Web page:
Any explanation of the end of apartheid in South Africa has to take as its starting point the 1976 student uprisings which engulfed the country. The uprisings started in Soweto, the country’s largest African township (racially segregated urban areas that were often underdeveloped), situated on the outskirts of the city of Johannesburg. On 16 June 1976, Soweto’s secondary school students took to the streets to protest against the South African government’s attempts to impose Afrikaans as a language of school instruction on African students. Afrikaans was not the first language of black students and was, moreover, closely associated with racial oppression and the ideology of apartheid.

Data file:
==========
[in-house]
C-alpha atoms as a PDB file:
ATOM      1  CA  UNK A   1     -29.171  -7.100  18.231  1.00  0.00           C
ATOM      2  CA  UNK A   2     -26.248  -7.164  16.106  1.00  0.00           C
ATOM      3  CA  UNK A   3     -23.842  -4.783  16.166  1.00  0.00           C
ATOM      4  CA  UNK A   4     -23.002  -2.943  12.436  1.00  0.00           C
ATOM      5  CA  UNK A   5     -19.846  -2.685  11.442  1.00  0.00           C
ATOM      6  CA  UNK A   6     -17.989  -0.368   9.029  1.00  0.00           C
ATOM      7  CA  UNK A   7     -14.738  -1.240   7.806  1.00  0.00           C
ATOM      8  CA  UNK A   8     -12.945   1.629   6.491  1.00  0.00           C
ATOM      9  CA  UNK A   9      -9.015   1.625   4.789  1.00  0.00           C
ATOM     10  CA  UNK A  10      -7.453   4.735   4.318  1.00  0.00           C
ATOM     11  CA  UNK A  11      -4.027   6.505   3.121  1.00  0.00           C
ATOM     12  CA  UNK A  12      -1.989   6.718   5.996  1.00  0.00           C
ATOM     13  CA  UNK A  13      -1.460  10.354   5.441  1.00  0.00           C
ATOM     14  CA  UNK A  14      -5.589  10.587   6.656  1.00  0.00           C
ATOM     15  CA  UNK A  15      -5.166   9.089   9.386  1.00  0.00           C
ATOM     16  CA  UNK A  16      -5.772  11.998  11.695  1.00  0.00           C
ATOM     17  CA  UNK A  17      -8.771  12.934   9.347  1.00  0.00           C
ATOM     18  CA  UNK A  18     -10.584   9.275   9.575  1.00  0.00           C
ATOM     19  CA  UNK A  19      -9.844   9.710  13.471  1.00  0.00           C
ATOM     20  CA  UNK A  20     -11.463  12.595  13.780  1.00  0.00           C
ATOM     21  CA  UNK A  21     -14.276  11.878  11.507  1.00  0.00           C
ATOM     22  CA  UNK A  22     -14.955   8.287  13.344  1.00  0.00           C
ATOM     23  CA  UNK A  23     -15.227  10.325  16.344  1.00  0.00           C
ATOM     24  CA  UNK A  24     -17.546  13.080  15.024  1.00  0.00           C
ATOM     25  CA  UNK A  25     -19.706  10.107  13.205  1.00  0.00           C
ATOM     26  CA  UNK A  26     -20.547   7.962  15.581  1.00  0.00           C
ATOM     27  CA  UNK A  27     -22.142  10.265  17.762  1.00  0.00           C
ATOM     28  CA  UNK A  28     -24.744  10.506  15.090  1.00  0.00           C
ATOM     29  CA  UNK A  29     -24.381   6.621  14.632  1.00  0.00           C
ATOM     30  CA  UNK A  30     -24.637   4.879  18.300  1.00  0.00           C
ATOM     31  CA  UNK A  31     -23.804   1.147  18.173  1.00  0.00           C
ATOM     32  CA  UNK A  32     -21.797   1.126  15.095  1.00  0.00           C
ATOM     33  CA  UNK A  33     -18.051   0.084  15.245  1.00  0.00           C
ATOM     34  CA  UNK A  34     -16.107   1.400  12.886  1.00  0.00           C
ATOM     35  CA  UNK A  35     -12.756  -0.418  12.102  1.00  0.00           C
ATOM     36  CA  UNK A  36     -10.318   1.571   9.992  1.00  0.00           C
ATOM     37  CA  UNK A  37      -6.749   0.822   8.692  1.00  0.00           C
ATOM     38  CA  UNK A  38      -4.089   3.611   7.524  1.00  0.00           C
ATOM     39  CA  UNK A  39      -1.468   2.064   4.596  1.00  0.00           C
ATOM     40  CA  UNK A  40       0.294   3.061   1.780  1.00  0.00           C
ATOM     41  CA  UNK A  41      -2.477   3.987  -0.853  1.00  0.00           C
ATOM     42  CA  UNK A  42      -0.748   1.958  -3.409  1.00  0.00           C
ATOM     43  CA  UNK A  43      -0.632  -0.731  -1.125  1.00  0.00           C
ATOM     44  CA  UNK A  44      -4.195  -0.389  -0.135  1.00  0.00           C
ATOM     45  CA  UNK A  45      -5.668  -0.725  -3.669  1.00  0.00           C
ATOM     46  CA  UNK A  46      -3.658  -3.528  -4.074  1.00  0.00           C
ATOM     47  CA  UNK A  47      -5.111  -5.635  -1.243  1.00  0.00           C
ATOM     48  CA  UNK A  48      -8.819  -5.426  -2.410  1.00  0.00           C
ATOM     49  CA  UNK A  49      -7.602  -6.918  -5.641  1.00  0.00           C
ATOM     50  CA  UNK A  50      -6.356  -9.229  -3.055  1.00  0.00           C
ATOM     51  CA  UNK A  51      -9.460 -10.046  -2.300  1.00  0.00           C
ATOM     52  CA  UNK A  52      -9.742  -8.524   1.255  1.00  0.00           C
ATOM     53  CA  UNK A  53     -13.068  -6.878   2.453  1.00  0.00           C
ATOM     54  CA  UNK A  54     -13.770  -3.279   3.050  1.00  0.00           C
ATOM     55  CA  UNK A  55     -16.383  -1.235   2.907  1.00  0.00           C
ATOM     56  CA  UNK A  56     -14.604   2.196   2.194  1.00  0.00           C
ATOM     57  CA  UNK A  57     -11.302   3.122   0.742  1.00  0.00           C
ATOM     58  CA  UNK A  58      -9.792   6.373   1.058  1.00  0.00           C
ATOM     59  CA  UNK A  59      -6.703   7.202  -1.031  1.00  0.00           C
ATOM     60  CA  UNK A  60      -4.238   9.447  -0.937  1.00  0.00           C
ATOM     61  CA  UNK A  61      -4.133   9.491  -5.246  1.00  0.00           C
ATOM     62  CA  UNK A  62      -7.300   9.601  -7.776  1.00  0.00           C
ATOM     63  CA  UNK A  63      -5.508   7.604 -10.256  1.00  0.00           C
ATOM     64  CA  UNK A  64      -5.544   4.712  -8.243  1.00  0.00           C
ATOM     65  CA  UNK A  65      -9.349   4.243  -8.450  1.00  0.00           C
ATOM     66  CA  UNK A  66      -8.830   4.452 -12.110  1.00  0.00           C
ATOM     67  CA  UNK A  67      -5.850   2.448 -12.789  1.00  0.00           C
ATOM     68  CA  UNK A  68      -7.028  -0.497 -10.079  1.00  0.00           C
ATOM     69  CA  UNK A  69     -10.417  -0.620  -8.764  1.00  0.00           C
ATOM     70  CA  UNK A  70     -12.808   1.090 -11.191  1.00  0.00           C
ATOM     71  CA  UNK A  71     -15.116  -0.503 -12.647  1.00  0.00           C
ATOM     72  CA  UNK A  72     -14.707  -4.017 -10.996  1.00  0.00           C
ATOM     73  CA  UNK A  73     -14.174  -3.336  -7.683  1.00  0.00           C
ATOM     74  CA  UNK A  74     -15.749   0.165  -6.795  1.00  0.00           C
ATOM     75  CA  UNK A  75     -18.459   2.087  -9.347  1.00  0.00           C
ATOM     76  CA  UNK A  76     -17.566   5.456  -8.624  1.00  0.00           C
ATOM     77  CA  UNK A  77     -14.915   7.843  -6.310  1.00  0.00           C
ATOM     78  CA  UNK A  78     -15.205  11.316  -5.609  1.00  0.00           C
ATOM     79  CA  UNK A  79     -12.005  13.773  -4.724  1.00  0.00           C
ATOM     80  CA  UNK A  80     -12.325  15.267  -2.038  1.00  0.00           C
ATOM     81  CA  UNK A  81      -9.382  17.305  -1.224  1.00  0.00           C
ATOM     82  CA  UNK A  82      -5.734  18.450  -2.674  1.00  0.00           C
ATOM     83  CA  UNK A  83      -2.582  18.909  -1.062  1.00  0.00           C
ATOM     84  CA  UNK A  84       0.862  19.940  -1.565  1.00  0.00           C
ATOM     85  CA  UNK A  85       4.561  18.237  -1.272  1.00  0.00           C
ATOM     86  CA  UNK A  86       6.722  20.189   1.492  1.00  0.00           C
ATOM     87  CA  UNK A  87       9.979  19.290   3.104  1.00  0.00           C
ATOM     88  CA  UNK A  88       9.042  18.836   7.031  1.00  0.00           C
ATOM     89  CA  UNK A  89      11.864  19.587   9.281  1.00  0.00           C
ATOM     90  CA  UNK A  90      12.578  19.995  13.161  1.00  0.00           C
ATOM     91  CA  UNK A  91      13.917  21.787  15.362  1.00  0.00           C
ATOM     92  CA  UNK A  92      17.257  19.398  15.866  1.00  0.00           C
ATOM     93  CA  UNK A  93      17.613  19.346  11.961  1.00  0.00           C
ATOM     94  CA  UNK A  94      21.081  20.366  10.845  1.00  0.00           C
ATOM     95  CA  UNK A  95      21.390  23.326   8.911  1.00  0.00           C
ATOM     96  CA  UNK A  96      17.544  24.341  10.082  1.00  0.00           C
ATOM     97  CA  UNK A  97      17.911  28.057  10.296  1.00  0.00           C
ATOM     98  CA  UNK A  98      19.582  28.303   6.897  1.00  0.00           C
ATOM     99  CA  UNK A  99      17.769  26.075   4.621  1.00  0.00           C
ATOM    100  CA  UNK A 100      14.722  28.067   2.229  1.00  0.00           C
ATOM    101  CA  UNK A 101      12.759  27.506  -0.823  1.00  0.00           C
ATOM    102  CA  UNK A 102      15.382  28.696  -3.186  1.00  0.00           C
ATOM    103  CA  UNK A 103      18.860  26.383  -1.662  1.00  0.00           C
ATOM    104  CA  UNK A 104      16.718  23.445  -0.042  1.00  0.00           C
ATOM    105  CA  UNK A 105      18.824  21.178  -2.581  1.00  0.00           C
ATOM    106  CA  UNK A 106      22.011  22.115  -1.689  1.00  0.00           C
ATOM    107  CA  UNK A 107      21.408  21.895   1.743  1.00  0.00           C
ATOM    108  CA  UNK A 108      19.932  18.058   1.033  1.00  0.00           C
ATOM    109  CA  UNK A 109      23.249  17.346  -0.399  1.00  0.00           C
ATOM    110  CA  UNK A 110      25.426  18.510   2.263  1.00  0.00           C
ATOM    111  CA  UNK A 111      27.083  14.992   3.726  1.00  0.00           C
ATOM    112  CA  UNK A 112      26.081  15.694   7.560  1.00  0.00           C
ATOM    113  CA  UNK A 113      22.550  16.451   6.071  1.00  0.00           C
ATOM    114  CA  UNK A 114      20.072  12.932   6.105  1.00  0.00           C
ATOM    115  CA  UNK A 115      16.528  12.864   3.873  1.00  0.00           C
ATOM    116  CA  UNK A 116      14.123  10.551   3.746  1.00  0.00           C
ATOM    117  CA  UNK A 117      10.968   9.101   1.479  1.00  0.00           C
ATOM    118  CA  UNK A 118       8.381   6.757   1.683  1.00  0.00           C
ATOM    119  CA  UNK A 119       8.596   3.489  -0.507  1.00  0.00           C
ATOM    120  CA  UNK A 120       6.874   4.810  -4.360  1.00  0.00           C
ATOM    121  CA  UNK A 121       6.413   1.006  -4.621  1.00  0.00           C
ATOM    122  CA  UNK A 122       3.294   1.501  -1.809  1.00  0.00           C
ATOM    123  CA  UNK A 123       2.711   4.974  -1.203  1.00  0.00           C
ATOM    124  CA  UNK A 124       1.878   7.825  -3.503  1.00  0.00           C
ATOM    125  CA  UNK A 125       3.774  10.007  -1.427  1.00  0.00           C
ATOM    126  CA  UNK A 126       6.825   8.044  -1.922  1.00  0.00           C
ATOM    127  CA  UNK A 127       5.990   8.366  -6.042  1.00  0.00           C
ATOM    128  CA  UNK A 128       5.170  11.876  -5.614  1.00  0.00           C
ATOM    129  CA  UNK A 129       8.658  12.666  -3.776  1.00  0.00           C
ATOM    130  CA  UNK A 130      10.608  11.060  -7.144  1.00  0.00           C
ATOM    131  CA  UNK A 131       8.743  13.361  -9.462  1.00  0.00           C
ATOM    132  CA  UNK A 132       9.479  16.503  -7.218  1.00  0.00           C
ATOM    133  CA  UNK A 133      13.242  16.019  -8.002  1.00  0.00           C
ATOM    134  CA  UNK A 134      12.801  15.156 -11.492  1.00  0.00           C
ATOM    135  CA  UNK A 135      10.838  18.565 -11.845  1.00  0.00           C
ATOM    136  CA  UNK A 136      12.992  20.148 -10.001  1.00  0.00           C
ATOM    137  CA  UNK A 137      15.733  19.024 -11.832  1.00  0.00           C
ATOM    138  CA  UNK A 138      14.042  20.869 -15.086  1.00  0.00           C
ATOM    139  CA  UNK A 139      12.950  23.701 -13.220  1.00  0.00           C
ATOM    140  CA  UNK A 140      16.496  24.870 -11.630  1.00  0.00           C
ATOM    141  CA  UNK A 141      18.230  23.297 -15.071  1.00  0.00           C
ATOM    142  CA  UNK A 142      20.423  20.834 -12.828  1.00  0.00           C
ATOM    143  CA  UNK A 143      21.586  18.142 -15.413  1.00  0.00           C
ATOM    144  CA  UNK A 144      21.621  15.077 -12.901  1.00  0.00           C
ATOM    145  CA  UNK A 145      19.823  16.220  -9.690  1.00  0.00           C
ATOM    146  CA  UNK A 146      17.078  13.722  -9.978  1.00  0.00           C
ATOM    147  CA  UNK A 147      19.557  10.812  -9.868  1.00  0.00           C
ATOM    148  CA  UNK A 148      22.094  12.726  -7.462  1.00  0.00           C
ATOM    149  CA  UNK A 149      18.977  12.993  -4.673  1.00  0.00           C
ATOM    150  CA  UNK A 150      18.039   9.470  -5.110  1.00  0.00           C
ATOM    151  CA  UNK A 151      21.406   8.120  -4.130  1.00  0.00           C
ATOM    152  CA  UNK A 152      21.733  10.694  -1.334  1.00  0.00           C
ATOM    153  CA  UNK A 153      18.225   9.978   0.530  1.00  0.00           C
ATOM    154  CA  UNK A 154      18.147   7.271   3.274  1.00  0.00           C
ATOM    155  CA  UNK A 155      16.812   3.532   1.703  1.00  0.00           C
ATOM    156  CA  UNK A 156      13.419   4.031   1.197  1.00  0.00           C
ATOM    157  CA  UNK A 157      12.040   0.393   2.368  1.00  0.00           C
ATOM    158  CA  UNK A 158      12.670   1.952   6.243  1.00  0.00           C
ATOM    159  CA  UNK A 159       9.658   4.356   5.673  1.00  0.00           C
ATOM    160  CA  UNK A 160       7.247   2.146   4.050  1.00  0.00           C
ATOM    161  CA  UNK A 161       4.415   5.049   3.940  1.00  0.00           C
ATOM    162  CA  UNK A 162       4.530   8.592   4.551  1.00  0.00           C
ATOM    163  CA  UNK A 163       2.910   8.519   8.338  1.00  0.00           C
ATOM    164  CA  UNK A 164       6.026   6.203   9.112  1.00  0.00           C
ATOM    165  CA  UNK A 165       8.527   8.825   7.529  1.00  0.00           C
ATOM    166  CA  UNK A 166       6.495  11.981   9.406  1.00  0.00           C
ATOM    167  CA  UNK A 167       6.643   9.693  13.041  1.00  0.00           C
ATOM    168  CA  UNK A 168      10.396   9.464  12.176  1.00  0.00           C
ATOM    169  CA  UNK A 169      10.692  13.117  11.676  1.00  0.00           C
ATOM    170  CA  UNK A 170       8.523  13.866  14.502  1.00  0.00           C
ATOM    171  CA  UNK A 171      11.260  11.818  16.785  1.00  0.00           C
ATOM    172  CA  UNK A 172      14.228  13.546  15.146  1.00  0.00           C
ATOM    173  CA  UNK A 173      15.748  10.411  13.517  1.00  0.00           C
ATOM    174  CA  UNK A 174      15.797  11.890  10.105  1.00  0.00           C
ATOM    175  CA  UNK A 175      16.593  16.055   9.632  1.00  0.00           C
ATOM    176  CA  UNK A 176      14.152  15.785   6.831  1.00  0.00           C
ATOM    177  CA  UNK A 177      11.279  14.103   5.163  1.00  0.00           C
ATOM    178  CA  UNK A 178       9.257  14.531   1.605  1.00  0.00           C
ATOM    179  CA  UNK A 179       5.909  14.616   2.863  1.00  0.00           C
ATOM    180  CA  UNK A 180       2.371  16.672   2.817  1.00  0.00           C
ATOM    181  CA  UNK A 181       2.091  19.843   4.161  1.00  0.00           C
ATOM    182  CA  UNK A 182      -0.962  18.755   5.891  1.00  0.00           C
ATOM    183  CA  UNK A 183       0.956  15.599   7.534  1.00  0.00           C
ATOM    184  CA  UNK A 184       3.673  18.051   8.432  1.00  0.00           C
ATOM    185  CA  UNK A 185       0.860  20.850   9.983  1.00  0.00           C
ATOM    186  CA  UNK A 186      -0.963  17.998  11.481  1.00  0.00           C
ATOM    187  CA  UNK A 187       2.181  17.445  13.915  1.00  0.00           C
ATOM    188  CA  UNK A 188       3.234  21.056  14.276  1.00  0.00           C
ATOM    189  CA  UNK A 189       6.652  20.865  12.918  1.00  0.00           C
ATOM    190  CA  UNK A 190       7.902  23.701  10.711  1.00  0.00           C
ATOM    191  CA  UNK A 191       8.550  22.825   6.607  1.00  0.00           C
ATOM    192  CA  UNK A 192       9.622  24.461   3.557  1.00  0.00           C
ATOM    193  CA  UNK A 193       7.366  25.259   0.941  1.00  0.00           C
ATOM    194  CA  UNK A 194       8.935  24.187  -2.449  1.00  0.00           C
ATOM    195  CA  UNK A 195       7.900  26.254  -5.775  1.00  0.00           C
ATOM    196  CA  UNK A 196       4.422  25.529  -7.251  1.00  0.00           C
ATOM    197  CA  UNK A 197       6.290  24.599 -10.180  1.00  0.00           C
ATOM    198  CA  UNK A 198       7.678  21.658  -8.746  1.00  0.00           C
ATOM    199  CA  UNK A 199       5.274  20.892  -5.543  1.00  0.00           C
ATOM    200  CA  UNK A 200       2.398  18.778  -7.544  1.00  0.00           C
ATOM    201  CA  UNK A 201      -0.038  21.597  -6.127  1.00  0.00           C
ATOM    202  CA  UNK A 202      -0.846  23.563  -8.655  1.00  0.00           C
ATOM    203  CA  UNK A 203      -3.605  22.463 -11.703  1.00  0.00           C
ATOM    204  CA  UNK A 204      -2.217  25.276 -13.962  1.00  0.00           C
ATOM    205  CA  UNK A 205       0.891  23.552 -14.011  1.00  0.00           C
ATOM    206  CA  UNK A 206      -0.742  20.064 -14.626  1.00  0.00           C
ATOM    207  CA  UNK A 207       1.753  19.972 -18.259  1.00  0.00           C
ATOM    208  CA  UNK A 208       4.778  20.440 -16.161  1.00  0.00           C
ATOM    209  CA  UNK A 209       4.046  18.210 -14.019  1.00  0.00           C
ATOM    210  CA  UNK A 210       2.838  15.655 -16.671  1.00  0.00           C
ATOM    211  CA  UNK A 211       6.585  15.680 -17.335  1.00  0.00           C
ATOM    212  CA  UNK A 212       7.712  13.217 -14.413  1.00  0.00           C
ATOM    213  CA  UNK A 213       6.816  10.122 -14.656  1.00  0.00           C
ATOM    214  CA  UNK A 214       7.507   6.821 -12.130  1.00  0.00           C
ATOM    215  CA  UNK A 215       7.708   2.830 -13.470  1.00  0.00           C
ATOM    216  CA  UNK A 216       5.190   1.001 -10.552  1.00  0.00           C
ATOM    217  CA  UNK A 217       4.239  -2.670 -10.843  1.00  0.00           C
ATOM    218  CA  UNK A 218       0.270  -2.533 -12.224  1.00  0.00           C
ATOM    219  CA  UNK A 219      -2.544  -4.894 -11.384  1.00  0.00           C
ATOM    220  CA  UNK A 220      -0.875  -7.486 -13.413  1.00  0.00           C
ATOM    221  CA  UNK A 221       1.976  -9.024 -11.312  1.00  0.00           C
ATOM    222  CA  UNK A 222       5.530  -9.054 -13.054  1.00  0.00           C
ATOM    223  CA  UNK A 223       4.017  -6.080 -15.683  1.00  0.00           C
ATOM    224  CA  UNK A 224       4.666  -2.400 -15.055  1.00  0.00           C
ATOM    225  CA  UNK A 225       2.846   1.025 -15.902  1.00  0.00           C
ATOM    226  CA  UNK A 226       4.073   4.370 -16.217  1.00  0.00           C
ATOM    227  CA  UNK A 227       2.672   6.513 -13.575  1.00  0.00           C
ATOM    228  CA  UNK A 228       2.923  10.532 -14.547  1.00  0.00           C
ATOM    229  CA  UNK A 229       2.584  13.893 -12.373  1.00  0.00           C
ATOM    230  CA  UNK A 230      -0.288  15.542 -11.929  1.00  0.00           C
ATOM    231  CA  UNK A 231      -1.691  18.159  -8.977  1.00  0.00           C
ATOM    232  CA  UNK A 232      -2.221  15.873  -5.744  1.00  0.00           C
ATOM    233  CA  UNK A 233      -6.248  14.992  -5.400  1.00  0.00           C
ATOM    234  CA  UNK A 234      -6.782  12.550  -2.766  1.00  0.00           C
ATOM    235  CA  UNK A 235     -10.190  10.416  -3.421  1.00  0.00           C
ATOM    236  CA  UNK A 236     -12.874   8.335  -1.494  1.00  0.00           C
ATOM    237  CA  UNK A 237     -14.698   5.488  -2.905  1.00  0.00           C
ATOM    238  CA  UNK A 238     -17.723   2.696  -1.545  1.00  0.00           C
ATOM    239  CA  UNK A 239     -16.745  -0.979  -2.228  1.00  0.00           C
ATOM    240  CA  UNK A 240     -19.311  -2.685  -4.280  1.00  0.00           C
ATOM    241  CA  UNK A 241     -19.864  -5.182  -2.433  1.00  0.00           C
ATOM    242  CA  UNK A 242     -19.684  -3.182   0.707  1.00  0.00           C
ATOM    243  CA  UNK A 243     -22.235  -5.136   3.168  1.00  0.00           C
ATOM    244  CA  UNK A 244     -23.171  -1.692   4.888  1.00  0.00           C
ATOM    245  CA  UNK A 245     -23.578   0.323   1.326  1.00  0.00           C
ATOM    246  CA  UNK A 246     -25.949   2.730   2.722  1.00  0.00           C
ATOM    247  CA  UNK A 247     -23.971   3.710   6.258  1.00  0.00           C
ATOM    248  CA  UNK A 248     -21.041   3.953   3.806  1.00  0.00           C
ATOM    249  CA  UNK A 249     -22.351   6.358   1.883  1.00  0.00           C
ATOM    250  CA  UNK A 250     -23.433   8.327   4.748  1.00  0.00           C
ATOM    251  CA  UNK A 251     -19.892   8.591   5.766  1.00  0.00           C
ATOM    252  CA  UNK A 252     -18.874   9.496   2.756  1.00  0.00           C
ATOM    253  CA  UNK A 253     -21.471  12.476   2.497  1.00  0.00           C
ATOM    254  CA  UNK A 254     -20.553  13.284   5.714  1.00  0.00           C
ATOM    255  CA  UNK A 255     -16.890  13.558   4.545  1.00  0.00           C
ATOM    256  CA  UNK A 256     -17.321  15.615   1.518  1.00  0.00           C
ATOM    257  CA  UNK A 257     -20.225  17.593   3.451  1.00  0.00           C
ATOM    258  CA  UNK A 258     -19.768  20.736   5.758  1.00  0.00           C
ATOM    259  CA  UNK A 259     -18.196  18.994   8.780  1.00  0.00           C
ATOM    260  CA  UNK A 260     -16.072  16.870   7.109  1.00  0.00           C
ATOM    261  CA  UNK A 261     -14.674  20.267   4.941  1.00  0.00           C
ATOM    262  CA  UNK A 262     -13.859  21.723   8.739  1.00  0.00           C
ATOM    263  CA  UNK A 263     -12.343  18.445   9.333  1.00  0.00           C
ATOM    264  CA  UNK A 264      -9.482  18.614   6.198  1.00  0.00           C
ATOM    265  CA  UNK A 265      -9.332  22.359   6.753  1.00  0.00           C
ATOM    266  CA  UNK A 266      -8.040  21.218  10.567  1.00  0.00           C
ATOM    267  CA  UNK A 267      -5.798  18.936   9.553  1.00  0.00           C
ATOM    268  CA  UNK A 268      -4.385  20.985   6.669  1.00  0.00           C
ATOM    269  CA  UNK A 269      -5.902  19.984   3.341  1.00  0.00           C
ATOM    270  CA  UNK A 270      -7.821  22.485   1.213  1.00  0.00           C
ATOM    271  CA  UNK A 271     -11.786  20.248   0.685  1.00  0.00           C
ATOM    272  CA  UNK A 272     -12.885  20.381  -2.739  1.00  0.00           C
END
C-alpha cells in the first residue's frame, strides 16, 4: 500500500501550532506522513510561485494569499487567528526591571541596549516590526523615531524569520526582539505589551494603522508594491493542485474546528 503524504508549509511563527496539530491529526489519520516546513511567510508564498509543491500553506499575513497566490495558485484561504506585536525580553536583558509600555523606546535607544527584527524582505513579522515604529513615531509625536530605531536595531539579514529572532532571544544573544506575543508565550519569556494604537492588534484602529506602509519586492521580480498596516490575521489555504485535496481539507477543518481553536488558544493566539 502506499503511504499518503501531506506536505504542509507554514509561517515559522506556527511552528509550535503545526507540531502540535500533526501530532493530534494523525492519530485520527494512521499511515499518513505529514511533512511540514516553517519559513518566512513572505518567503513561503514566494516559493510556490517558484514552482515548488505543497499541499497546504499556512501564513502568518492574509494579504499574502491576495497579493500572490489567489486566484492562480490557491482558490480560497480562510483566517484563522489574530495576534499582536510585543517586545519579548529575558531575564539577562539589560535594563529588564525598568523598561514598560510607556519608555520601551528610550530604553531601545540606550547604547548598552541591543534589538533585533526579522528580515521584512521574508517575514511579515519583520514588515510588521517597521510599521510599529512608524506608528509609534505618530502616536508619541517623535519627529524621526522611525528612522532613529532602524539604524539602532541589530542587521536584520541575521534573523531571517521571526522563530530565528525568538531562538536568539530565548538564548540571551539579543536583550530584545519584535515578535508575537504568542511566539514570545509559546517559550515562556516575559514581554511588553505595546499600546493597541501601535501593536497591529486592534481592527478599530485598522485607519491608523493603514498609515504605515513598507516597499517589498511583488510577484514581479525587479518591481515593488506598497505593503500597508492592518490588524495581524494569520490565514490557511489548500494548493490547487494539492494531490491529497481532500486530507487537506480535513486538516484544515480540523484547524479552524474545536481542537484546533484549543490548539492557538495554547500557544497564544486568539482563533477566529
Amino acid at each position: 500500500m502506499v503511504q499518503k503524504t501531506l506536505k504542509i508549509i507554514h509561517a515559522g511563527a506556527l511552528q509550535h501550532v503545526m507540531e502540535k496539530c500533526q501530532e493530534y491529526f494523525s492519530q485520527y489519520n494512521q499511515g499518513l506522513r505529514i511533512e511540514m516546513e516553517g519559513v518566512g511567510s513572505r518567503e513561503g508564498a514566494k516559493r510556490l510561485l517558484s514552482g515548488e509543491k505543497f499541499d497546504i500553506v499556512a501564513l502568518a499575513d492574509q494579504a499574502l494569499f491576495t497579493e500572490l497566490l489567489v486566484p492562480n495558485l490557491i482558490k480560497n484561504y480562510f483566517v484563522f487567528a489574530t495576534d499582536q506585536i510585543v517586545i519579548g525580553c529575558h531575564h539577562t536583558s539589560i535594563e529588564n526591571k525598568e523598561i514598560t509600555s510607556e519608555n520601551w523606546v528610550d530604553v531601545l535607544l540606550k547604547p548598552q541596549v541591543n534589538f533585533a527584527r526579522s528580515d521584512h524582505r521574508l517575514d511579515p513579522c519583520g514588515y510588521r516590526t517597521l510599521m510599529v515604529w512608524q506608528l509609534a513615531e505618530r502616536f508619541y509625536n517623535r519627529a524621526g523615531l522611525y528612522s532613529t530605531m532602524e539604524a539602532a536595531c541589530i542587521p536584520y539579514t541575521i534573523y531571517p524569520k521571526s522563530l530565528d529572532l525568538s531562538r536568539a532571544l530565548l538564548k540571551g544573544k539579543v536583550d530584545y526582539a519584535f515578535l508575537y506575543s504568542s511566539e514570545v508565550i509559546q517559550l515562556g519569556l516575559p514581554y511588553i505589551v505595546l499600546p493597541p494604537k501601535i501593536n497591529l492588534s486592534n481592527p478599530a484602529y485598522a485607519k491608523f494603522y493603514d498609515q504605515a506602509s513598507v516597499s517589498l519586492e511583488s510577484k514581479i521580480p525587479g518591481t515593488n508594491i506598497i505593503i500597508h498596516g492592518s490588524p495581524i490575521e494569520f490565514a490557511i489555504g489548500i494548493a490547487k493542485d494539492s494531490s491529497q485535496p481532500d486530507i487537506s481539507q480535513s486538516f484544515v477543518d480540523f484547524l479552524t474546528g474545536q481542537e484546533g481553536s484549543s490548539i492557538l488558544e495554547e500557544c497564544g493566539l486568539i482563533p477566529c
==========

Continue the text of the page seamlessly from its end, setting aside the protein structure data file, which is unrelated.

What started as a peaceful march ended in carnage, as police opened fire with live ammunition on young, unarmed school children. The first known casualty of the protest was thirteen-year-old Hector Pieterson — the moment of his shooting is now immortalised in what has become an iconic photograph of South Africa’s liberation struggle. At least 25 children were killed on that day; the violence spread across the region and beyond. Within a matter of days, the student protests had become a fully-fledged uprising, directed not only at the inferior education to which black students had been subjected, but at the discriminatory system of apartheid itself.
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